Fig. 6 illustrates the aging of LB plates at 4°C, room temperature, 37°C and 65°C (in the clockwise direction); and

Figs. 7A-7C illustrate LB plates after 2 weeks at various temperatures.

DETAILED. DESCRIPTION OF THE INVENTION

In accordance with the present invention, there is provided non- toxic solvents for dissolving and stabilizing enzyme substrate used in screening assays. -

One enzyme substrate widely used is X-gal, which is a dipolar molecule having the formula I:

5-Bromo-4-chloro-3-indoxyl-beta-D-galactopyranoside

Figure imgf000005_0001

The X-gal solutions prepared with a non-toxic dipolar solvent of the present invention, for example 1-Methylpyrrolidone (NMP), N'-dimethyl propylene urea (DMPU), Propylene carbonate (PC), essential oils or a combination of these, are very stables. In solution at 4°C, the X-gal will keep its activity for more than 6 months. If used to be poured in agar plates containing the proper antibiotic, these plates will remain active and usable for at least 3 months. As an example of its non-toxicity, NMP is known as rapidly absorbed and eliminated. It is currently used intravenously in horses as a preanaesthetic. It is also used as an excipient in topical pharmaceutical formulations in human medicine and in cosmetics.

Essential oil mixes can be used to create a dipolar environment allowing X-gal dissolution. For instance, a combination of citrus extracts, pine terpenoids, limonene and linseed oil was shown to create an environment allowing the proper dissolution of X-gal.

Non-toxic micro emulsions can also be used to dissolve X-gal. A micro emulsion is a thermodynamically stable dispersion of one liquid phase into another, stabilized by an interfacial film of surfactant. This dispersion may be either oil-in-water or water-in-oil. Micro emulsions are typically clear solutions, as the droplet diameter is approximately 100 nanometers or less. The interfacial tension between the two phases is extremely low. Emulsions are in contrast unstable, the suspended droplets will eventually agglomerate and the dispersed phase will phase separate. Emulsion droplet sizes are much larger, typically one micron or more, resulting in a cloudy or milky dispersion. The nature of an emulsion may depend on the mixing of the ingredients and the amount of energy put into the mixing process. A combination of essential oil was extracted with chloroform in order to remove part of the oil phase, and create a semi-precipitated emulsion. For example, 20ml of citrus extract, pine terpenoids, limonene oils and linseed oil was mixed with 20ml of Chloroform by vigorously shaking in a 50ml falcon tube. The resulting mix was let stand for approximately one day, and then the upper phase was transferred to a 15ml falcon tube. The obtained phase is a milky emulsion. It dissolves X- gal very well. If we let stand the milky phase for approximately one week, it will show the development of 5 distinct phases. Isolating each phases, it was interesting to observe that only phase # 2, the milky sub-phase, then still an emulsion, can be used as an active solution to dissolve X-gal. The active phase is yellow milky cloudy in appearance. Using 500 μl completely dissolve 0.01 g of X-gal; however, it gives a very opaque and viscous solution in appearance. Micro emulsions are proper to create dipolar environment allowing a complete dissolution of X-gal. A mixture of oil, egg yolk or lecithine and acetic acid was sufficient to dissolve X-gal and show blue bacteria when used for its function as spread on an agar surface. Linseed oil, which has an average composition of different fatty acids (C16:0 palmitic acid 4-9%, C18:0 stearic acid 2-4%, C18:1 oleic acid 14-39%, C18:2 limoleic acid 7-19%, C18:3 limolenic acid 35-66%) is a known carrier for lipophilic molecules (as essential oils) and can act as a compound of the oily phase of the emulsion.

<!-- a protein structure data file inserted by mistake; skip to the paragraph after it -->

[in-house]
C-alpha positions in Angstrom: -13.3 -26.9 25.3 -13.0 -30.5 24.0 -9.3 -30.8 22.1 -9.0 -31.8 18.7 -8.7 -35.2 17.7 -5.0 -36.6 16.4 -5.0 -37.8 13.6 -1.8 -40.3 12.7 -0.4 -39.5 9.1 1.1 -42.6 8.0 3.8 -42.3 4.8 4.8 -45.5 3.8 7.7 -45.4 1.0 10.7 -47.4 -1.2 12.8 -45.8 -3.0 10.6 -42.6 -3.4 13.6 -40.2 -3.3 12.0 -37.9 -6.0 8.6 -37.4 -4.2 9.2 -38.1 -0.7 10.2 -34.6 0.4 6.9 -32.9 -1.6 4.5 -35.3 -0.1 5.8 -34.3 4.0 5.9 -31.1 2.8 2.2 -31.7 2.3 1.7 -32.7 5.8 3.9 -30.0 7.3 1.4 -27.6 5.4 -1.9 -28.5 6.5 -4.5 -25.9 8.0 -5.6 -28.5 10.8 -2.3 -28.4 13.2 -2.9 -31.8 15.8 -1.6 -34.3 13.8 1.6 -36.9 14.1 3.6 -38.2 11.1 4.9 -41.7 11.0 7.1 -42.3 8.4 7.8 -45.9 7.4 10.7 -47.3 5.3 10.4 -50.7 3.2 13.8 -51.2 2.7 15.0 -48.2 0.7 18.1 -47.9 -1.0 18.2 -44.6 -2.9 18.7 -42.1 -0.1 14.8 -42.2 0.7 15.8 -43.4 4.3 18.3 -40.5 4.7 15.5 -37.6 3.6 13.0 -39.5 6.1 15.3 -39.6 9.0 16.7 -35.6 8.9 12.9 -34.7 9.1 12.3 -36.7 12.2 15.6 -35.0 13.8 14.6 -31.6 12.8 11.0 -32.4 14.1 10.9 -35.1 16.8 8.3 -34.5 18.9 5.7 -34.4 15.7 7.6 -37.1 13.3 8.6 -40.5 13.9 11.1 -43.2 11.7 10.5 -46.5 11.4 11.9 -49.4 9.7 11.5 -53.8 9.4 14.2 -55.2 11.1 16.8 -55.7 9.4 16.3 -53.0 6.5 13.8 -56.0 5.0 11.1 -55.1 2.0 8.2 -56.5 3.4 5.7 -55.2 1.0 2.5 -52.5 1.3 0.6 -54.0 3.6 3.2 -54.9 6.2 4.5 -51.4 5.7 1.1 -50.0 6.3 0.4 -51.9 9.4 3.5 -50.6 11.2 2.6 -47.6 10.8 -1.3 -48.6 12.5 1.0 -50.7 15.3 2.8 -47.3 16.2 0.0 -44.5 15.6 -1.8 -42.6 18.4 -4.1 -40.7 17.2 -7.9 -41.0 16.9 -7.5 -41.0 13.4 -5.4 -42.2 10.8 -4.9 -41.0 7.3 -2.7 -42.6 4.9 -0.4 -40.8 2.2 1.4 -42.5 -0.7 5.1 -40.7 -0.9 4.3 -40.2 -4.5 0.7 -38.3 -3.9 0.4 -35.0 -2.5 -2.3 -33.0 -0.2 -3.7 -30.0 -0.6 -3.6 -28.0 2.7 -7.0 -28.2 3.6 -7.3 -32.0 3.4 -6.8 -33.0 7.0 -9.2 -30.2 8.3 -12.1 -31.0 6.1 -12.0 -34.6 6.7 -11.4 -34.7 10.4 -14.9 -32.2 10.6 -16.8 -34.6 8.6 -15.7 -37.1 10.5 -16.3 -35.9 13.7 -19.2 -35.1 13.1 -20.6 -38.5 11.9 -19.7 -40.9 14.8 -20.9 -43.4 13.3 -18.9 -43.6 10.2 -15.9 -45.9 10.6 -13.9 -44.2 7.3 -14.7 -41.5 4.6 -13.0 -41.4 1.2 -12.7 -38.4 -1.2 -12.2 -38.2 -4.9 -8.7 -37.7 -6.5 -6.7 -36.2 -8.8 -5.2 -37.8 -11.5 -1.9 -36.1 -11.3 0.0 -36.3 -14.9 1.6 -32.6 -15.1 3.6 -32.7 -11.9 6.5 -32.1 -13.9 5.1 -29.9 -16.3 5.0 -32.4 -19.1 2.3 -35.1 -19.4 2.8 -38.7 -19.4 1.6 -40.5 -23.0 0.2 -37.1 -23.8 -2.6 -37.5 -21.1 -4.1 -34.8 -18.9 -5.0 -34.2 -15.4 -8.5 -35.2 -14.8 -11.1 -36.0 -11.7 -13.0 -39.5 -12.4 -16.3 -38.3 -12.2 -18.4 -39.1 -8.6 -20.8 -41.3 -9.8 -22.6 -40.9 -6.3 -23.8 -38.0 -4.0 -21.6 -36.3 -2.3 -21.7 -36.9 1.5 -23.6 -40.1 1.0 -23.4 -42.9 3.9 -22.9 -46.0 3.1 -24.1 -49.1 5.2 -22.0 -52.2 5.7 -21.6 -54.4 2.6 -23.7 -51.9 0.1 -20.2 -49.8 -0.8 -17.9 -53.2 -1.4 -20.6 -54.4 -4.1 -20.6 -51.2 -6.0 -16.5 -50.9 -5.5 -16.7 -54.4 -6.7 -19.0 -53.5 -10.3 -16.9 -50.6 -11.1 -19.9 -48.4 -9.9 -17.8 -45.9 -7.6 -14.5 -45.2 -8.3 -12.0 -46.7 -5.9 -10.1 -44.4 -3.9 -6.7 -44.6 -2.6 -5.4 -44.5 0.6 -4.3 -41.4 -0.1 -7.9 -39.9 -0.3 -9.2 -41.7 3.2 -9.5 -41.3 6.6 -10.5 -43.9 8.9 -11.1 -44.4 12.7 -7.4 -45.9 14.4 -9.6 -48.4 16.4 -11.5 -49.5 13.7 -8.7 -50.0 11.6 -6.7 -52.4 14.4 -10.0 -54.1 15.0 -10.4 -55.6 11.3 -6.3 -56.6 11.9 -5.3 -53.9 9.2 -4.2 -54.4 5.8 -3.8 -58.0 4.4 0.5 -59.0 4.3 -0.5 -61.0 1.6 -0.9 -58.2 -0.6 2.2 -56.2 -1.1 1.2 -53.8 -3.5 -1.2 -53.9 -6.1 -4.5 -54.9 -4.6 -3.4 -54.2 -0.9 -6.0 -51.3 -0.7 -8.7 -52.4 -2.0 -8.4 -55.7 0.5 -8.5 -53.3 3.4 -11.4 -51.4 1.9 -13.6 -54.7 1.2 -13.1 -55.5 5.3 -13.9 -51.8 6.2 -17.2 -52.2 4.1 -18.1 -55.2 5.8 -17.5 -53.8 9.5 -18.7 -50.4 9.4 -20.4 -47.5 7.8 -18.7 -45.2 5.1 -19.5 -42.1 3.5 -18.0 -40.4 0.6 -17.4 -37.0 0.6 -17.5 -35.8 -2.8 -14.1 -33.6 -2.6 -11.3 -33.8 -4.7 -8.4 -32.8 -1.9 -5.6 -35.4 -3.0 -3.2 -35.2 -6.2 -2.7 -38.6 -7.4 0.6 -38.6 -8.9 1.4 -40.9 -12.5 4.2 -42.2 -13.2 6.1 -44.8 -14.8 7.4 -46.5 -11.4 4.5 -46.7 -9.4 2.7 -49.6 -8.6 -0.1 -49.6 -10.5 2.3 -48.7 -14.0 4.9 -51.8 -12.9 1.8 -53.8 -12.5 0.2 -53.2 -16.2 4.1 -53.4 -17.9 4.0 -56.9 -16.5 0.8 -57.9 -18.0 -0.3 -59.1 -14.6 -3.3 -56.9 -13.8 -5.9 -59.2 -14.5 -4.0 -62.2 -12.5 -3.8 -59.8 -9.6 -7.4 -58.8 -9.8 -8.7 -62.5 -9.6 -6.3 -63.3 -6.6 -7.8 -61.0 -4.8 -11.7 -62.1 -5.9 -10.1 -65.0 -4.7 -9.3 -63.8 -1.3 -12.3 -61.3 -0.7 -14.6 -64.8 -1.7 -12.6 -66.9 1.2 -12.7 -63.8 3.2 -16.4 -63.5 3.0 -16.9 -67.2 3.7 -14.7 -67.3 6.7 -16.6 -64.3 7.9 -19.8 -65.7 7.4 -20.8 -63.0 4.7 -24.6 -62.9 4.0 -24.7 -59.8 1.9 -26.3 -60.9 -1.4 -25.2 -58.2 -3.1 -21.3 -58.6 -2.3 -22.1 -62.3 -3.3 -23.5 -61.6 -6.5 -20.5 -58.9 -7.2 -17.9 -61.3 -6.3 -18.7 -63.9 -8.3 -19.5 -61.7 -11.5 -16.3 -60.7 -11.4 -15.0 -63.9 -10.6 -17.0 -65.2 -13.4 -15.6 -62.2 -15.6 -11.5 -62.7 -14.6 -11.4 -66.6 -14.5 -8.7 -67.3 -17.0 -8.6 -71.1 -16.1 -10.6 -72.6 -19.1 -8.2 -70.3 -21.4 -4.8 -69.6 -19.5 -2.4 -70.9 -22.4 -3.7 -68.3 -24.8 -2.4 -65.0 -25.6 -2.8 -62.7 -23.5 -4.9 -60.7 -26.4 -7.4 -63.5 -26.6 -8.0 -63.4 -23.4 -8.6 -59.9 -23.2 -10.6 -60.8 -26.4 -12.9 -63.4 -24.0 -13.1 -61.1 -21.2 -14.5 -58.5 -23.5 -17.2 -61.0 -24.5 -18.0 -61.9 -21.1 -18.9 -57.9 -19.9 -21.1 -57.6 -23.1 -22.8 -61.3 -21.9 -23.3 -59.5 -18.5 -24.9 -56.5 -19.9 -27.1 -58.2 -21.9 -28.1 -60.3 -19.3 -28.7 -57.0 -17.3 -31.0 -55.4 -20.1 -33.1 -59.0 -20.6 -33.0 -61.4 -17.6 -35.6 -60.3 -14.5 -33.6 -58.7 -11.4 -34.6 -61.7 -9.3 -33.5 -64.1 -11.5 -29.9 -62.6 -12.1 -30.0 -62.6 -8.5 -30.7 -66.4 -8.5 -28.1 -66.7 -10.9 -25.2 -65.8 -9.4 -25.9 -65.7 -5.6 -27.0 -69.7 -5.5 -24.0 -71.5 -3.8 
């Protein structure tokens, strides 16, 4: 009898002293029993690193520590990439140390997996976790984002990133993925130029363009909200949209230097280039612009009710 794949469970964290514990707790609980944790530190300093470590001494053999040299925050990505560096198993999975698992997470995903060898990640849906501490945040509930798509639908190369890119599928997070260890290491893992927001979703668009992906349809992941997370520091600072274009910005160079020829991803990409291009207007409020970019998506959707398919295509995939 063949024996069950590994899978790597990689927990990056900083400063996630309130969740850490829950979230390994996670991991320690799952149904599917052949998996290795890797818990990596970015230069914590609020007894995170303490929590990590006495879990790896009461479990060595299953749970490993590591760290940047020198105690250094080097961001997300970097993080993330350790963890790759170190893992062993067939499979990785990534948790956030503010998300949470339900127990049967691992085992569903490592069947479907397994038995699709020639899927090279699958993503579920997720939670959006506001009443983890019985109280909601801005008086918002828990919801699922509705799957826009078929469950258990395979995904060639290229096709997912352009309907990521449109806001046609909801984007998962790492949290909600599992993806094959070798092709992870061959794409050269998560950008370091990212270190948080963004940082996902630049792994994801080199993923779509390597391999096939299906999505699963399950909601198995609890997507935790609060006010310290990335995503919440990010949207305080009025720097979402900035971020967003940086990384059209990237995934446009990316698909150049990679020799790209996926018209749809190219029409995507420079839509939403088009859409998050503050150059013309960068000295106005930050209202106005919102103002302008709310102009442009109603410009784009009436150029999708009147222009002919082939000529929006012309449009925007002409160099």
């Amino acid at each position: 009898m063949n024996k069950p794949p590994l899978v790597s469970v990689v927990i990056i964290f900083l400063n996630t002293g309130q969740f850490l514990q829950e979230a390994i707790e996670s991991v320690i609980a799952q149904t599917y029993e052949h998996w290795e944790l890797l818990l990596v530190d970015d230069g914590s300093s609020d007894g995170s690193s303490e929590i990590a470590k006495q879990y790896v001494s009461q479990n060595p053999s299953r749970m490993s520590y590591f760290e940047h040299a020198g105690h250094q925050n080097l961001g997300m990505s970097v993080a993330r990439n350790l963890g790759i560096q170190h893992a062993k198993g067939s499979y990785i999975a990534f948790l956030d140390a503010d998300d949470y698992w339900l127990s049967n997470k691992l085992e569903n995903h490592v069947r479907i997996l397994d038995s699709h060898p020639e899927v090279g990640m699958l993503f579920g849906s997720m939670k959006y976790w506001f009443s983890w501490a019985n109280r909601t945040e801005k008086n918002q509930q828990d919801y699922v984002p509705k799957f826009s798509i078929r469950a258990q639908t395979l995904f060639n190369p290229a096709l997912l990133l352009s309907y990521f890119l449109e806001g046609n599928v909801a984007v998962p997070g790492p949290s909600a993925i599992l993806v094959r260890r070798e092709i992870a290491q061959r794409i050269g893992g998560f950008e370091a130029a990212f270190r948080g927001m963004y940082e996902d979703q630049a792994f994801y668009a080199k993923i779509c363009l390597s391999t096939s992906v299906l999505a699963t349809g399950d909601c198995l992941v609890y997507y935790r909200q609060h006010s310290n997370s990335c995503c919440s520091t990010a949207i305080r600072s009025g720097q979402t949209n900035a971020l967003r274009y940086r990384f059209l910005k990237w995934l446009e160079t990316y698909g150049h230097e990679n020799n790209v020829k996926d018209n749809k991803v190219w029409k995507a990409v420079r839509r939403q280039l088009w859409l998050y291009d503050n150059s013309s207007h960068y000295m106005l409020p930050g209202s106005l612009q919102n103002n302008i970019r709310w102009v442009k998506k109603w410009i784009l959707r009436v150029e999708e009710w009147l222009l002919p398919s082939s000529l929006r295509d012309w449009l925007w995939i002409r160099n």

A micro emulsion is ideally made of a non-polar liquid mixed with a polar liquid in the presence of a surfactant or amphiphile, which is ideally a molecule carrying both polar and non-polar charges. In our situation, the surfactant, or amphiphilic molecule is X-gal. The role of the surfactant is to reduce the interfacial tension between two partially miscible or immiscible fluids below that obtained when no surfactant is present. As shown in Table 1 , variation in the composition of the micro- emulsion has an impact on the temperature flash point, which is a concern for transportation purposes.

Table 1

Figure imgf000007_0001
As well, IPTG is a usual and relatively essential addition to the cloning process. Omitting IPTG from the growth medium will decrease the expression level from plac, blue /white selection is usually not possible in the absence of IPTG. E. coli lac operon consists of a promoter, a transcriptional regulatory site called the operator (o), a CAP binding site (c), and three structural genes (lacZ, lacY and lacA) that are transcribed as a single polycistronic mRNA. Transcription of the lac operon is regulated by the lac repressor protein (lacl) which is encoded on a gene physically linked to the lac operon. lac operon inducers, such as IPTG, inactivate the lac repressor protein resulting in transcriptional de-repression of the lac operon. It is possible to artificially induce the lac operon using a nonmetabolizable allolactose analogue, isopropylthiogalactoside (IPTG), which binds to the lac repressor protein.